As this project progresses I find that it is changing the way that I view text and how it can be interpreted. By reading through Act 4 on my own and taking notes on it, I discovered that while the digital tools offer some assistance in breaking down the text into pieces and analyzing them as such, I still much prefer simply taking out the literature by itself and reading it on its own. Referring back to the forest and the trees metaphor I used in my last blog, by using the digital tools I find that you are staring so closely at the text that all you can see is the cells that make up the tree and the singular tree itself. However, by moving back and examining the entire forest you can look at how the different trees make up an ecosystem and look at other factors of the environment that have shaped the development of the forest and the individuals trees. Which view you prefer is an entirely personal choice, and it certainly exists on a sliding scale. My main experience that I am going to take out of this course is one of balance and appreciation that I have been introduced to these new tools. Â I will use the traditional method to examine text and if I feel that digital tools could be used to further examine the text I am certainly not adverse to any additional context they could provide to the whole.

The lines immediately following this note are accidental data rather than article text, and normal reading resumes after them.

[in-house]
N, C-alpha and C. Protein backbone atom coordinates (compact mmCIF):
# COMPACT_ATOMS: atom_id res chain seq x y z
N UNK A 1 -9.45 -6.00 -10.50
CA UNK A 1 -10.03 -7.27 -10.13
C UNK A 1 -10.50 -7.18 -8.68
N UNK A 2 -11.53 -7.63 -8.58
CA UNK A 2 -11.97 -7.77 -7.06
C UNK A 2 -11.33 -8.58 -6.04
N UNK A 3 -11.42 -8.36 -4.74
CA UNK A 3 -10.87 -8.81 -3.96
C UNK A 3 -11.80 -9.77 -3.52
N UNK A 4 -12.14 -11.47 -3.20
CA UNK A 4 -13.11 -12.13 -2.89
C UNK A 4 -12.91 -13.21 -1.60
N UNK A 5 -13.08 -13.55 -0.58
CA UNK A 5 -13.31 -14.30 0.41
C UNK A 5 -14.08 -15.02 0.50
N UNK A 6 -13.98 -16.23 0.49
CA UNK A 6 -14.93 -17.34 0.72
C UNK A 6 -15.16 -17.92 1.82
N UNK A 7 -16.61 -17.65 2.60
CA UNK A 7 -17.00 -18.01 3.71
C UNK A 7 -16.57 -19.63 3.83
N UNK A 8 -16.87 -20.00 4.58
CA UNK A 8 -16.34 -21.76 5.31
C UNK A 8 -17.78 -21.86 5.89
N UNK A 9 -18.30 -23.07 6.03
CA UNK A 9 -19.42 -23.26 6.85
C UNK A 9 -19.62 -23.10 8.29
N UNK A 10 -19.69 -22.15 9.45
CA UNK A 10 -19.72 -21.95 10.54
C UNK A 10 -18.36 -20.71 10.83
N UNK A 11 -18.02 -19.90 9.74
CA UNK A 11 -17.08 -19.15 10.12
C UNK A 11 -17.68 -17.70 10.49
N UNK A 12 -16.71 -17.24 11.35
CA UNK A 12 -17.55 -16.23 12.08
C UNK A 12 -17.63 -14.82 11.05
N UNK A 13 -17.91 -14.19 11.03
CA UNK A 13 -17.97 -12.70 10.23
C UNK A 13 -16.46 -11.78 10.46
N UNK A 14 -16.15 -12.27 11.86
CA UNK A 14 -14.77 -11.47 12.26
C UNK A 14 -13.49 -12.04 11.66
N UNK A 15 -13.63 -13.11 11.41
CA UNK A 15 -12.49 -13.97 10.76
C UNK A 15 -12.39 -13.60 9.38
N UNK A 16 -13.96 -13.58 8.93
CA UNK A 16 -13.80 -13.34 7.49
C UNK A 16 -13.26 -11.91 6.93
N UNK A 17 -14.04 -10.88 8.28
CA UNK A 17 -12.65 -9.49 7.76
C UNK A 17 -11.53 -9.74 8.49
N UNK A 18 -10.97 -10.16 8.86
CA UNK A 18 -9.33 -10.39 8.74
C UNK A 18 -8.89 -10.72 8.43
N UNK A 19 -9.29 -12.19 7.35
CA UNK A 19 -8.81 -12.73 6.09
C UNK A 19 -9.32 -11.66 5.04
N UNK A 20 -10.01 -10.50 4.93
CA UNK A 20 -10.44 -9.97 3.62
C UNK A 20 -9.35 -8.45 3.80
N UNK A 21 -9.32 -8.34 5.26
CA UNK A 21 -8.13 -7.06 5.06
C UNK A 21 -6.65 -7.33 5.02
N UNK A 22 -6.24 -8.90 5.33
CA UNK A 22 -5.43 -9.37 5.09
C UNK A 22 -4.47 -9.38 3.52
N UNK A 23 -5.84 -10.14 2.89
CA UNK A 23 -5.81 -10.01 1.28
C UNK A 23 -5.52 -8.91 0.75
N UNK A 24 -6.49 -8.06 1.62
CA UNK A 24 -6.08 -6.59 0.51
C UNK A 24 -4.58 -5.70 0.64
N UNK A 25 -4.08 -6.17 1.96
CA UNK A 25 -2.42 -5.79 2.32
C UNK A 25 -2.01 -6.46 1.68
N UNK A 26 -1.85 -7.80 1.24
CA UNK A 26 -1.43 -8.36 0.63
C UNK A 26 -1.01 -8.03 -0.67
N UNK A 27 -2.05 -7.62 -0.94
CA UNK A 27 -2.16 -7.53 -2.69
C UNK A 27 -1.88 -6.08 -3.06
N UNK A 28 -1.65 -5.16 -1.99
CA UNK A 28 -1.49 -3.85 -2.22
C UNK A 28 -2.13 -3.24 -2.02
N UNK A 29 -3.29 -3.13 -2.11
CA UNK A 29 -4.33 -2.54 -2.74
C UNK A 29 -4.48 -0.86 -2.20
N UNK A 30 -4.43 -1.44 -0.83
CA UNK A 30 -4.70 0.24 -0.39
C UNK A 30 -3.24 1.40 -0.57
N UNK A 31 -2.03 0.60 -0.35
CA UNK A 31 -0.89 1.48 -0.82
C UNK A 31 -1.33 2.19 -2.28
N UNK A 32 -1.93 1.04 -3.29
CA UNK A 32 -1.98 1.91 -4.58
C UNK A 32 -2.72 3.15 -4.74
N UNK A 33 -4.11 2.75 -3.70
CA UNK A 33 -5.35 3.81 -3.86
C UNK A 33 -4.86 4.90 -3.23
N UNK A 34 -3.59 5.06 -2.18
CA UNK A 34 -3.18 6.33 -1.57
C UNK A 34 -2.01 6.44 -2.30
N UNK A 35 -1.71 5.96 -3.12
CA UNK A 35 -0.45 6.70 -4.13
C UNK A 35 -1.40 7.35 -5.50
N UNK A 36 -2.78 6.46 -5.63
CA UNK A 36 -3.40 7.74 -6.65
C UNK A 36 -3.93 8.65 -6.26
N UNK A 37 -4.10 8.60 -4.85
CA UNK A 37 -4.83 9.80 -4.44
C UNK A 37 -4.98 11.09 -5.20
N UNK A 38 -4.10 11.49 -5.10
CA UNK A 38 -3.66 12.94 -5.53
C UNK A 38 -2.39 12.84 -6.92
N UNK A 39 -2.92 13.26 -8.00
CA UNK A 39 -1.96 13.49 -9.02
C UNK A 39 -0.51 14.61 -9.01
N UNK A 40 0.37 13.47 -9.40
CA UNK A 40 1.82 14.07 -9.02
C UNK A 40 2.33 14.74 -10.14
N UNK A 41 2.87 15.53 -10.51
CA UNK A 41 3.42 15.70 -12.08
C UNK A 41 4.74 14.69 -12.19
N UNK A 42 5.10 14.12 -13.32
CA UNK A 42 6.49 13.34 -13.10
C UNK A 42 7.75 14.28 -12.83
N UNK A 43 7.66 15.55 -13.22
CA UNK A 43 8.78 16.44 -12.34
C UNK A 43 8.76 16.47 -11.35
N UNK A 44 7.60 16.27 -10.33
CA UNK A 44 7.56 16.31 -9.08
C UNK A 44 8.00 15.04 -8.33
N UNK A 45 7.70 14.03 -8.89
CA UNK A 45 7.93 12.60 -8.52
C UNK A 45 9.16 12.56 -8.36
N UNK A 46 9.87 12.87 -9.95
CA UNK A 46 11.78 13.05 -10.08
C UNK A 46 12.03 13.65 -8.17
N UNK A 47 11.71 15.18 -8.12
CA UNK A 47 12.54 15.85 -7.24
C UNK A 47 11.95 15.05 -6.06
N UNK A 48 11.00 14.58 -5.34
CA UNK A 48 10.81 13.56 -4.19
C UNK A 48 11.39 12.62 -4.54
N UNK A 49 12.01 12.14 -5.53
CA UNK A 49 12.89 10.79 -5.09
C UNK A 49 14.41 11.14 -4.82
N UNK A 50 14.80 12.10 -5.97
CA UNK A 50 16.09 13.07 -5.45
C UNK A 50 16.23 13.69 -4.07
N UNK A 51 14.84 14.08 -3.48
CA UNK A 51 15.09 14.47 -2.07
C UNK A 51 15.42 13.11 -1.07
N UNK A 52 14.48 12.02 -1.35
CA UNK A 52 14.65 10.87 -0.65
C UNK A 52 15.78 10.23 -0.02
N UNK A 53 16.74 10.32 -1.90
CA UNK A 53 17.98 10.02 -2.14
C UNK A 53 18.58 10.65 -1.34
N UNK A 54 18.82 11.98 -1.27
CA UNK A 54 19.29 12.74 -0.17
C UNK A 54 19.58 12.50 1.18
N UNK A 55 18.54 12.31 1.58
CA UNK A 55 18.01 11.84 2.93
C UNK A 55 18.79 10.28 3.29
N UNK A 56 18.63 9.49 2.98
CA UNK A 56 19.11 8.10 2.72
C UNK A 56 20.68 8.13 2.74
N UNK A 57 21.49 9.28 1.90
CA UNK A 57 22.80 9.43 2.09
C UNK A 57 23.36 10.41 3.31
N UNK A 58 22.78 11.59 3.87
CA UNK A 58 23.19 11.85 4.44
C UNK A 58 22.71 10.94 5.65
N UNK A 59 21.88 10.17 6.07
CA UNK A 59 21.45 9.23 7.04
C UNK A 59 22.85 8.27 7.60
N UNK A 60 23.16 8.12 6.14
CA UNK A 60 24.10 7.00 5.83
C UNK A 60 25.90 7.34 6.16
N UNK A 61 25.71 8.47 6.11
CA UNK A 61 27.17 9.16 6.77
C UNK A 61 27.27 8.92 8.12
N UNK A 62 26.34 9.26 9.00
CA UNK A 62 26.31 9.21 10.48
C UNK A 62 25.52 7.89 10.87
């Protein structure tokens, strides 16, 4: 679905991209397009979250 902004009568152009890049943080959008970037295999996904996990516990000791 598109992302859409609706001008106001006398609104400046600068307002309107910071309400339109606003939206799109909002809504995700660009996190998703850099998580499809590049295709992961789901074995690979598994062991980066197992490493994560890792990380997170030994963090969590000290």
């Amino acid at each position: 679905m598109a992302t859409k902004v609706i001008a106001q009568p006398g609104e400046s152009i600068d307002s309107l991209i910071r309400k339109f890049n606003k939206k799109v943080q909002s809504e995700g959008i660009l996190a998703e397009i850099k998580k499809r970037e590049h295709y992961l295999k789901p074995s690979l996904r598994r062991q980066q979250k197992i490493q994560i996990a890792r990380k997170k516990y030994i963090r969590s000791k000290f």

Now moving on to the project itself. The TaPOR member of my group Â and myself have begun to collaborate using out tools to examine Act 4. Using the ‘Extract Text’ tool in TaPOR she will be able to extract only the speech of the characters using a much her program. This expedites the process quite nicely as the last time I edited a text it took far longer then it should have and I shudder to think how long it would have taken me to repeat the process on an entire Act as opposed to a singular scene. Once she has completed that, then I will be able to examine characters separate speeches and differentiate between the speaker and the spoken of. I have thought of examining the differences and similarities between Rosencrantz and Guildenstern, the way that Hamlet and Laertes act as foils to one another, (both lose their father under mysterious circumstances etc.) and examining Gertrude’s speech when Hamlet is with her and when Hamlet is not present within the same room. Hamlet’s back and forth with Claudius after he has hidden Polonius’ body is another interesting piece of the text to examine. Hamlet uses quite a lot of symbolism and metaphor in this scene and some have taken his patterns of speech to mean he is mad. When I originally read the speech I merely thought he was being witty and did not detect madness unit brought up to me by my then English teacher. At this point in this project myself and my group members are still feeling out one anthers tools and working on collaborating with one another. Hopefully we can comprehensively analyze Act 4 without becoming too lost in the trees and loose sight of the larger picture.